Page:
Don't expect a musical experience from these tests. Test tones may not be the most exciting sounds, however, there are two reasons why test tones are better than music samples. First, it's easier to hear the difference in these samples than in music, on the other hand, if you can’t hear the quantization noise in a slowly fading tone at 16 bits, then you won’t hear it in any music and increasing the number of bits will not improve the playback fidelity.
1. Conversion method: truncation
When the original 32-bit file truncated to 12 bits, the distortion is clearly audible. In the 14-bit version the distortion is still audible, although it has been greatly reduced. In the 16-bit version the distortion is extremely low at the end of the fade out - dither will remove this small distortion.
These samples clearly demonstrate that quantization, word-length reduction affects low-level signals more than high-level signals.
2. Conversion method: dither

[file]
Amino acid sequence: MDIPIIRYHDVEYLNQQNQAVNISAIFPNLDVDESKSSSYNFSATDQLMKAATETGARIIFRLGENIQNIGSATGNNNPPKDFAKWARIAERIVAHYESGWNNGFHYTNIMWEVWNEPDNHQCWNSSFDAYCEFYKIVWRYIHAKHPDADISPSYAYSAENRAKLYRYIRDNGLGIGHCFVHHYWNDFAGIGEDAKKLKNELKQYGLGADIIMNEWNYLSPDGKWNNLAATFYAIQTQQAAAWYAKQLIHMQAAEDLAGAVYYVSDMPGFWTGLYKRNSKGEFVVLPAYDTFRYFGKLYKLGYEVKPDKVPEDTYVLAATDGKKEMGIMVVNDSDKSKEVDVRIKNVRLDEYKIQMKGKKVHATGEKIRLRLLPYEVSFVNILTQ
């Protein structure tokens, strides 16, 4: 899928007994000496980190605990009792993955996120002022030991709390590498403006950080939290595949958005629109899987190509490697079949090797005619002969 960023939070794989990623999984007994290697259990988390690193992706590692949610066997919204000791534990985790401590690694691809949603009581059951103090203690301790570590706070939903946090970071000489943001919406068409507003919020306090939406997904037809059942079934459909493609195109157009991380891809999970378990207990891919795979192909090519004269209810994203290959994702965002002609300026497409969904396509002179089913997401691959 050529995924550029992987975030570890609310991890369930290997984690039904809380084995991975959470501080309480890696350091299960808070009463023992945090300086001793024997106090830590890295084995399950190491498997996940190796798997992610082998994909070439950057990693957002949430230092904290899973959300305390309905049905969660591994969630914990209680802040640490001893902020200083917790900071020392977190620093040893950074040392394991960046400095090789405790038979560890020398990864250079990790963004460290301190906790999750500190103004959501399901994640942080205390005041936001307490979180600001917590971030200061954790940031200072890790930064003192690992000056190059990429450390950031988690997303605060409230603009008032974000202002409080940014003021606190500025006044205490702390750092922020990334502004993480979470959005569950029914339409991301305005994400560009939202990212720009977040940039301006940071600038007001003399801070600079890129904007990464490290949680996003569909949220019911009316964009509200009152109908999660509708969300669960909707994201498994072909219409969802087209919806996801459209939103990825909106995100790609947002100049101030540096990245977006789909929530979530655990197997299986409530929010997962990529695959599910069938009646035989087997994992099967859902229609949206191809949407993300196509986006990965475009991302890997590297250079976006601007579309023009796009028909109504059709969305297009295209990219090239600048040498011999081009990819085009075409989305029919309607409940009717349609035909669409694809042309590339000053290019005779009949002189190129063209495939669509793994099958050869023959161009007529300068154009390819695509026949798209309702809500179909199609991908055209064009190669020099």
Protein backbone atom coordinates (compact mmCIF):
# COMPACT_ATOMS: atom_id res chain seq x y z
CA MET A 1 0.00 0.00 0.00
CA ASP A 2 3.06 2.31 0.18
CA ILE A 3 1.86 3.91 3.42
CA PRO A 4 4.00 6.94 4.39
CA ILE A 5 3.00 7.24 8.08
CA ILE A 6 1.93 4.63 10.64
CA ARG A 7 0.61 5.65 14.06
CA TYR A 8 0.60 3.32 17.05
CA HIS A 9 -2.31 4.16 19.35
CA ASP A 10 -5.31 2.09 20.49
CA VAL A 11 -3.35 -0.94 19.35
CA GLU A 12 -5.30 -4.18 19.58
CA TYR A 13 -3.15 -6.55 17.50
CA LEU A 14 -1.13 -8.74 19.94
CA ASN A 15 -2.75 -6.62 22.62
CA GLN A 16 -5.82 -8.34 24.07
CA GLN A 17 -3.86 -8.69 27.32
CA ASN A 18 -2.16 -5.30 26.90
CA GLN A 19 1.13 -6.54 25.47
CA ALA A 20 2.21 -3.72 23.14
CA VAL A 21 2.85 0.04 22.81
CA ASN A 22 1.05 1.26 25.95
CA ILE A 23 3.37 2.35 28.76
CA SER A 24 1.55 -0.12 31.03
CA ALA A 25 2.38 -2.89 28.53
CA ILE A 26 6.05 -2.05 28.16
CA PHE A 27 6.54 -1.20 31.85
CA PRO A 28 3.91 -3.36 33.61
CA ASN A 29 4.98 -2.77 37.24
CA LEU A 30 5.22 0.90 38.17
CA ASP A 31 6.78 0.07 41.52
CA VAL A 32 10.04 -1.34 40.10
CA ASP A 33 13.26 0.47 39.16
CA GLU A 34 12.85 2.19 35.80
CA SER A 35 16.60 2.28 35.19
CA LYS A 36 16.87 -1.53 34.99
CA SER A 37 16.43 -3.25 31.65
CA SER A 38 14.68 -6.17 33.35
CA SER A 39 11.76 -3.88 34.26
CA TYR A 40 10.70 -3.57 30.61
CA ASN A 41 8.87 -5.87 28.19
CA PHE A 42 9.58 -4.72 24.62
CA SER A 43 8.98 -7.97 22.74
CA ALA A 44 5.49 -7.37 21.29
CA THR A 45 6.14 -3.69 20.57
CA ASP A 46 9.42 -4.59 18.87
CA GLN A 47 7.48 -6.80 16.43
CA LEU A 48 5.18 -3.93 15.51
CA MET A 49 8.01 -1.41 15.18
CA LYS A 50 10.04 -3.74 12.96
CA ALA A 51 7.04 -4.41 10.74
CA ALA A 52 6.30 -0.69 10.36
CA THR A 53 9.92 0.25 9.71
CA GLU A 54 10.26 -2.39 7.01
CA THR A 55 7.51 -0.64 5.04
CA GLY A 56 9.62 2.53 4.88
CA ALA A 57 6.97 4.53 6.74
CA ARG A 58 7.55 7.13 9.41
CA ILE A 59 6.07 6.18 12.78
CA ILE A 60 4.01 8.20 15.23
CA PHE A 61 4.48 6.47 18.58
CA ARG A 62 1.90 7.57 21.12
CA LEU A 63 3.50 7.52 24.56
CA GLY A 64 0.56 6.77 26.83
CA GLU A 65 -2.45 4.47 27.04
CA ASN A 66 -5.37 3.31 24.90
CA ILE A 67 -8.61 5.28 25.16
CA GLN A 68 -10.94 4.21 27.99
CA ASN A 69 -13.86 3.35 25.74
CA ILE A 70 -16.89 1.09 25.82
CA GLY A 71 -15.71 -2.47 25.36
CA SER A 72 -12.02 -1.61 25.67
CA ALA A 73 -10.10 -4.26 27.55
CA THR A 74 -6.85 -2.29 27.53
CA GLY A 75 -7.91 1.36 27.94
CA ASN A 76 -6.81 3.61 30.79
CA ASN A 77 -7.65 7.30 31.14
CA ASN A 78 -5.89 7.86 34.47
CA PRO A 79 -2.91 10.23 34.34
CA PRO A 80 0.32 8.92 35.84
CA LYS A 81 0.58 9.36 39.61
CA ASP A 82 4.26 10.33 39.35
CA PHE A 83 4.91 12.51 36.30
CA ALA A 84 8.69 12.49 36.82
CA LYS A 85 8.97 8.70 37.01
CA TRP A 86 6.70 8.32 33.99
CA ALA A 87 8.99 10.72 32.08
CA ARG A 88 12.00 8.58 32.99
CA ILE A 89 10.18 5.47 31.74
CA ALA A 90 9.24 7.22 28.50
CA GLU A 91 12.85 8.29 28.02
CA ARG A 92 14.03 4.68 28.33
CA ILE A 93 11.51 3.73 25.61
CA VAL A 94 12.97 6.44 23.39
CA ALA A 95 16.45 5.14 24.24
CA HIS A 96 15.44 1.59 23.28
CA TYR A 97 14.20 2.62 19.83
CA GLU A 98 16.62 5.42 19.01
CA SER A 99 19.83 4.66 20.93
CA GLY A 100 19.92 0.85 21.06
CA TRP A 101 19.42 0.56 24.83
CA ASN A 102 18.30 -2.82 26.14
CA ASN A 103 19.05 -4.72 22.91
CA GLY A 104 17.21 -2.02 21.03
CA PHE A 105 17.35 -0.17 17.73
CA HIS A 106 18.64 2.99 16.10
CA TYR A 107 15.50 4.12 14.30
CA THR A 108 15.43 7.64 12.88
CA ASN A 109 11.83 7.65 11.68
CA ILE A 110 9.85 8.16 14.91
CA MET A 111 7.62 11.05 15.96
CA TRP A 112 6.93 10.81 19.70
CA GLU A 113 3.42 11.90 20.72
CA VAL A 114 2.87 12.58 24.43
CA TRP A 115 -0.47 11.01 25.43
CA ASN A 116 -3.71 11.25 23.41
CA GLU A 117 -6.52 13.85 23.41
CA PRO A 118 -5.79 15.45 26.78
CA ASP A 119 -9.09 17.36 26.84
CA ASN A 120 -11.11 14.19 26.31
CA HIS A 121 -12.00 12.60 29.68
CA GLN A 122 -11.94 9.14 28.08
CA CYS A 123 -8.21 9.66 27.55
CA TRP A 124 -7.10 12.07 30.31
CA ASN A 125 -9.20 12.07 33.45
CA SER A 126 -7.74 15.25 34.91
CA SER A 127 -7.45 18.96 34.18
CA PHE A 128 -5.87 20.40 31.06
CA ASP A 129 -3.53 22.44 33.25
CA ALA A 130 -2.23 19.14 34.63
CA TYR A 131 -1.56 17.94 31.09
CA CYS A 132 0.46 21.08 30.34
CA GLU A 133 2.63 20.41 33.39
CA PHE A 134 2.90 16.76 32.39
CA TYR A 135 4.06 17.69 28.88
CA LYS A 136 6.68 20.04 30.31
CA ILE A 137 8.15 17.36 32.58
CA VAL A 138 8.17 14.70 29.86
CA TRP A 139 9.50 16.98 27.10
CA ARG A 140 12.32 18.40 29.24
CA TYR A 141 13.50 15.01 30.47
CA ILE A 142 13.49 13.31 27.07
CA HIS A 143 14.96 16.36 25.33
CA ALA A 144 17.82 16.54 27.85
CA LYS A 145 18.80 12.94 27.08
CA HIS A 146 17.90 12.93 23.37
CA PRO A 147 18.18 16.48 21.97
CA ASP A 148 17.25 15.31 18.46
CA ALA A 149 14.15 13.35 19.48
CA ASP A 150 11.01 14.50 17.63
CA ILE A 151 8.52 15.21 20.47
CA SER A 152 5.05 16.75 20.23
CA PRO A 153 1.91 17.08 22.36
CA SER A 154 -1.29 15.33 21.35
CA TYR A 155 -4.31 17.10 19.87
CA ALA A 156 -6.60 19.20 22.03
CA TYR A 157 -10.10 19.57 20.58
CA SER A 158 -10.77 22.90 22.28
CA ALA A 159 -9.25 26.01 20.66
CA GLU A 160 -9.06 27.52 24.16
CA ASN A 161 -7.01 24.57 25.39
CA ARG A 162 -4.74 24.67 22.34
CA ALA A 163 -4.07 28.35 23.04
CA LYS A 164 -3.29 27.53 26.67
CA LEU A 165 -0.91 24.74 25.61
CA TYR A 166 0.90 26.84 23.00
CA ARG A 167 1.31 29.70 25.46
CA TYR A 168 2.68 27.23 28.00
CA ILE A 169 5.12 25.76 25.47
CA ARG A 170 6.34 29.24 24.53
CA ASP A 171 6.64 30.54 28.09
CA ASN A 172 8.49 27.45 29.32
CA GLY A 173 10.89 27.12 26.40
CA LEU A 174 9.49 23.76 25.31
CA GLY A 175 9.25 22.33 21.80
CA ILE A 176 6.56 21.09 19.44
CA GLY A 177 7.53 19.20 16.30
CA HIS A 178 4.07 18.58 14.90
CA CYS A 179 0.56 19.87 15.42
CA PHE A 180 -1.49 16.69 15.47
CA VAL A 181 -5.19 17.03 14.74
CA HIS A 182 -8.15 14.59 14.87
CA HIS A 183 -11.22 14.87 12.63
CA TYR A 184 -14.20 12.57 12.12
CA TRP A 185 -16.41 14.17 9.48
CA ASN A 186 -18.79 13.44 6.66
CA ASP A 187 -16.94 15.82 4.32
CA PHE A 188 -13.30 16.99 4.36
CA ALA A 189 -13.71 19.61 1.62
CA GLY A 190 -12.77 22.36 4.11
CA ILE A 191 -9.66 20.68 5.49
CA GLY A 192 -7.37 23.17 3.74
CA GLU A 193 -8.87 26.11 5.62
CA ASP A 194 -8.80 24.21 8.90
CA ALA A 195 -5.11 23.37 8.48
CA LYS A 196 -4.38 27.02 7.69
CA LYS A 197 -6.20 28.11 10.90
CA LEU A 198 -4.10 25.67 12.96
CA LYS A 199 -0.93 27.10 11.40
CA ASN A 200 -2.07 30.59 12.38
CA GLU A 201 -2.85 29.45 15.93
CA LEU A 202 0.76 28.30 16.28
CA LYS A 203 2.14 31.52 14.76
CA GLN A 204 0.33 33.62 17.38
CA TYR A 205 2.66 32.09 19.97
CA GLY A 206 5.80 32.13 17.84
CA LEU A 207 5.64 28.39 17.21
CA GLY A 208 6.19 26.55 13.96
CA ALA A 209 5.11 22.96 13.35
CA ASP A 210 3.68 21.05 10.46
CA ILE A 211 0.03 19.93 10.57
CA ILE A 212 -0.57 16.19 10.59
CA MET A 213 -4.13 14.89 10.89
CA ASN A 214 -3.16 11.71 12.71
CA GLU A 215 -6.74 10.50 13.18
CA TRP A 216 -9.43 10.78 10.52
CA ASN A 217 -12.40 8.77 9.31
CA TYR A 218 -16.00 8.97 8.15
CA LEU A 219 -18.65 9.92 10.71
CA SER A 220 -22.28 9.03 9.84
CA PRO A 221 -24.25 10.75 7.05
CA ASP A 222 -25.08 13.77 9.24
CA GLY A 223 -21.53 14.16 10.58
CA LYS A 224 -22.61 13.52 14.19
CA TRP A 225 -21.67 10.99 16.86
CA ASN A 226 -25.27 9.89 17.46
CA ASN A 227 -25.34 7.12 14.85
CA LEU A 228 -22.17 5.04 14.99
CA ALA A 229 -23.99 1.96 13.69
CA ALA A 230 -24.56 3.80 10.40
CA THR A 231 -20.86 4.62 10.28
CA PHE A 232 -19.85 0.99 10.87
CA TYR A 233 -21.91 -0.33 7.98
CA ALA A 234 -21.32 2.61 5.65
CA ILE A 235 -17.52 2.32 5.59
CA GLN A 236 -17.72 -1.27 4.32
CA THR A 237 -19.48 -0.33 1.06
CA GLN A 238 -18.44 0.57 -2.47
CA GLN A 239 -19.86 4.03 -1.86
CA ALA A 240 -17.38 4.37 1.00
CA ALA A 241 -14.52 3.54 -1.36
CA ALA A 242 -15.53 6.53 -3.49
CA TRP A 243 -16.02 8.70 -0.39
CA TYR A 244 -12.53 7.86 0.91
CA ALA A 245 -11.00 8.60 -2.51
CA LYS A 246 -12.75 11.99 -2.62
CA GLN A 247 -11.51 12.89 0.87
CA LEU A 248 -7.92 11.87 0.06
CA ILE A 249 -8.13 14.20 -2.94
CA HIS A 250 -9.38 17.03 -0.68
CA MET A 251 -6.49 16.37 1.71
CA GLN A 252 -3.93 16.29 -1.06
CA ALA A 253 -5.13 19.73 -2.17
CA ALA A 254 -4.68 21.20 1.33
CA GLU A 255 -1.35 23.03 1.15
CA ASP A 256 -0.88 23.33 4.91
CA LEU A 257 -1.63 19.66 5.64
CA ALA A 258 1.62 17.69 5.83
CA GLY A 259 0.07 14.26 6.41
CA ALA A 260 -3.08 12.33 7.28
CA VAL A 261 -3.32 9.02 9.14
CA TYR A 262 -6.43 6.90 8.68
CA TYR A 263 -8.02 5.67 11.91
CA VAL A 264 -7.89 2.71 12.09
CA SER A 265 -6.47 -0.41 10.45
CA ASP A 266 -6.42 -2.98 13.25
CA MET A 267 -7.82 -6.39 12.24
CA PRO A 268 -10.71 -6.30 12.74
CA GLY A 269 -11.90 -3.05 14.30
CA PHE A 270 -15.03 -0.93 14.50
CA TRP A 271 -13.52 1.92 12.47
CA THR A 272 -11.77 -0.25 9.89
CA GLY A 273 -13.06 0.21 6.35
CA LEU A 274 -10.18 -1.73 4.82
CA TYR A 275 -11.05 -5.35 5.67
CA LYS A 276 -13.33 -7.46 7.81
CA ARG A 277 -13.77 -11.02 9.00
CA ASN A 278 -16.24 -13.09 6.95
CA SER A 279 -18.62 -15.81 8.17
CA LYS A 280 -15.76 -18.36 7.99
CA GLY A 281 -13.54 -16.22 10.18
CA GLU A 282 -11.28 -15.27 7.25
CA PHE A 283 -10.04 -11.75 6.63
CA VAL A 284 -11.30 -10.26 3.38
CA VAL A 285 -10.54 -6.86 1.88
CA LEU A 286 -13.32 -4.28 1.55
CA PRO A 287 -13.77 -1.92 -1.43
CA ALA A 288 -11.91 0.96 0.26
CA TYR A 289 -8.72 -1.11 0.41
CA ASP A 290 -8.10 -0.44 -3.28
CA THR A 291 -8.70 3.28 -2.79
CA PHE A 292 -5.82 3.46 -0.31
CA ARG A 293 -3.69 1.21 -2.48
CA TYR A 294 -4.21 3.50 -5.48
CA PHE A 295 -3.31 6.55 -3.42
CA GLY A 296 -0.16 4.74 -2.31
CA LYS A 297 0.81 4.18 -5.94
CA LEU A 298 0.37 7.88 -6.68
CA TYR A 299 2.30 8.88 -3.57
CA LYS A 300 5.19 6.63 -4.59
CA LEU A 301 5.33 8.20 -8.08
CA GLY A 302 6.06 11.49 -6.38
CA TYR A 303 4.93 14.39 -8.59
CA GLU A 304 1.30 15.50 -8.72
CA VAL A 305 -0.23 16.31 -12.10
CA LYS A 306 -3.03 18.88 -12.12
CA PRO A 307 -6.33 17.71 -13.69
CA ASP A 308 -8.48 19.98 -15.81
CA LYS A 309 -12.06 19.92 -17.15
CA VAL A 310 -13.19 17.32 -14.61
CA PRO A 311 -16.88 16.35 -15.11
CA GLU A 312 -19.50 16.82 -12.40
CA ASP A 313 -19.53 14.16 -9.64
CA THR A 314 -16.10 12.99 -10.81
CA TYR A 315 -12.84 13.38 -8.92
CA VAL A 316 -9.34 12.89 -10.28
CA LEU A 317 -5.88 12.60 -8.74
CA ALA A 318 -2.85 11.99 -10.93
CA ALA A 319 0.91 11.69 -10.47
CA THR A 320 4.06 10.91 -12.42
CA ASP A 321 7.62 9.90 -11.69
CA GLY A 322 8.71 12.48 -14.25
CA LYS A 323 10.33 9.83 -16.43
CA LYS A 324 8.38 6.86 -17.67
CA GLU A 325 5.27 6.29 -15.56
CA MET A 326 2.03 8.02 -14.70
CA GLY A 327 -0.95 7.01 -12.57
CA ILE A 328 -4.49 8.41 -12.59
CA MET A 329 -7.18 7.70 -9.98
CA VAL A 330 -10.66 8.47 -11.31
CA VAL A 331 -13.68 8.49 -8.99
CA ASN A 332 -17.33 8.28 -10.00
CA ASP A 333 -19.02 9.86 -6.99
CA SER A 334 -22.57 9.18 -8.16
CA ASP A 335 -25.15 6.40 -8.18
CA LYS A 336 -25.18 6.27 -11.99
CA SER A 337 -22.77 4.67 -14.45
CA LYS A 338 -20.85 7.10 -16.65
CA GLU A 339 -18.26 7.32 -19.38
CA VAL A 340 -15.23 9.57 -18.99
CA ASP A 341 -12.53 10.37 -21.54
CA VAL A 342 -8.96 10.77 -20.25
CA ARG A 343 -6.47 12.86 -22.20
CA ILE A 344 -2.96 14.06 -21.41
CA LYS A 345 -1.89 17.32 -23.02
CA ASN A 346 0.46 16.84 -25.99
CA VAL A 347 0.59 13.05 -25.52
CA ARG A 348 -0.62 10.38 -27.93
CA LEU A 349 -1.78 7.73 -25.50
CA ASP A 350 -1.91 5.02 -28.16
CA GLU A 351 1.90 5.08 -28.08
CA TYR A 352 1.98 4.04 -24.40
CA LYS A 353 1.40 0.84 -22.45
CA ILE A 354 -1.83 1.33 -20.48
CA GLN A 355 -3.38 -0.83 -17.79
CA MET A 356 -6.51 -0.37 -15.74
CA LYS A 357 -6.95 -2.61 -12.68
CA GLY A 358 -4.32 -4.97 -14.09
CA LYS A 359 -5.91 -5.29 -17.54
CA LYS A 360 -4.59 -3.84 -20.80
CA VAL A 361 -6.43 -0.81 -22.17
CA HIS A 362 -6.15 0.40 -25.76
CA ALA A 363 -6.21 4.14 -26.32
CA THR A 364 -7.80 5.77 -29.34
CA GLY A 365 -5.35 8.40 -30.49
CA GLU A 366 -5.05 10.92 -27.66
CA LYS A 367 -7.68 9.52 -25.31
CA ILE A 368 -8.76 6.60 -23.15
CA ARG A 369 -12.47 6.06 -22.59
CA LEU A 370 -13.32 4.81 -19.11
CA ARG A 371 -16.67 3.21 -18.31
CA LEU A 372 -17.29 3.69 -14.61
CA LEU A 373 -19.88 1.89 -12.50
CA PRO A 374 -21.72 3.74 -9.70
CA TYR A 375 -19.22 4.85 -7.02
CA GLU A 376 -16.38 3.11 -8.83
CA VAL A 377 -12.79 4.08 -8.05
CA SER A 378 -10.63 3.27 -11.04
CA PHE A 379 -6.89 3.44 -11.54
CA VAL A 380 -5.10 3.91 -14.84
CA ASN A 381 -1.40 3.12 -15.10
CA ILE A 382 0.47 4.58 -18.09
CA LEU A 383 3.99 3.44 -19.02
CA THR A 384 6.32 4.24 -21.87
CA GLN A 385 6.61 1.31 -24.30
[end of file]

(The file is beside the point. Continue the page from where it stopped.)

Dither removes the distortion and sets a constant noise level. The 12-bit version is noisy, but the 14-bit version sounds pretty clean - only a small hiss can be heard in the background. The noise floor of the 14-bit version is a good approximation of the noise floor of the best analog recordings from the 1980s and 1990s. The 16-bit version should sound clean with no audible background noise.
3. Conversion method: noise shaping
In this section the 14-bit version has a higher dynamic range (lower noise floor), than the 16-bit sample in the previous section. The dynamic range of the 16-bit version approximately 120 decibels. Both the 14-bit and 16-bit audio samples should sound clean with no audible background noise.
Troubleshooting (no sound):
- Check the browser doesn't mute the volume (common in Google Chrome).
- If play button is disabled (greyed) try this: select a track from the playlist and double click on it.
- Check your master volume settings.
Note: you should hear the noise floor in the 14 bit audio sample created with dither.
Possible flaws in the test (when the test results are invalid)
Anything that lowers the perceived dynamic range lowers the validity of the test and the result will be so-called false negative:
- low volume (low amplifier gain)
- high environmental noise (fans, street noise)
- signal-to-noise ratio (SNR) of the DAC is less than 95 dB (older smartphones in the low price range have SNR of 85-90 dB, but notebooks typically have 95 dB or better)
Recording noise may contribute to false negative results also, however, these audio samples were created with an audio editor so the samples don't have recording noise.
More about quantization and conversion methods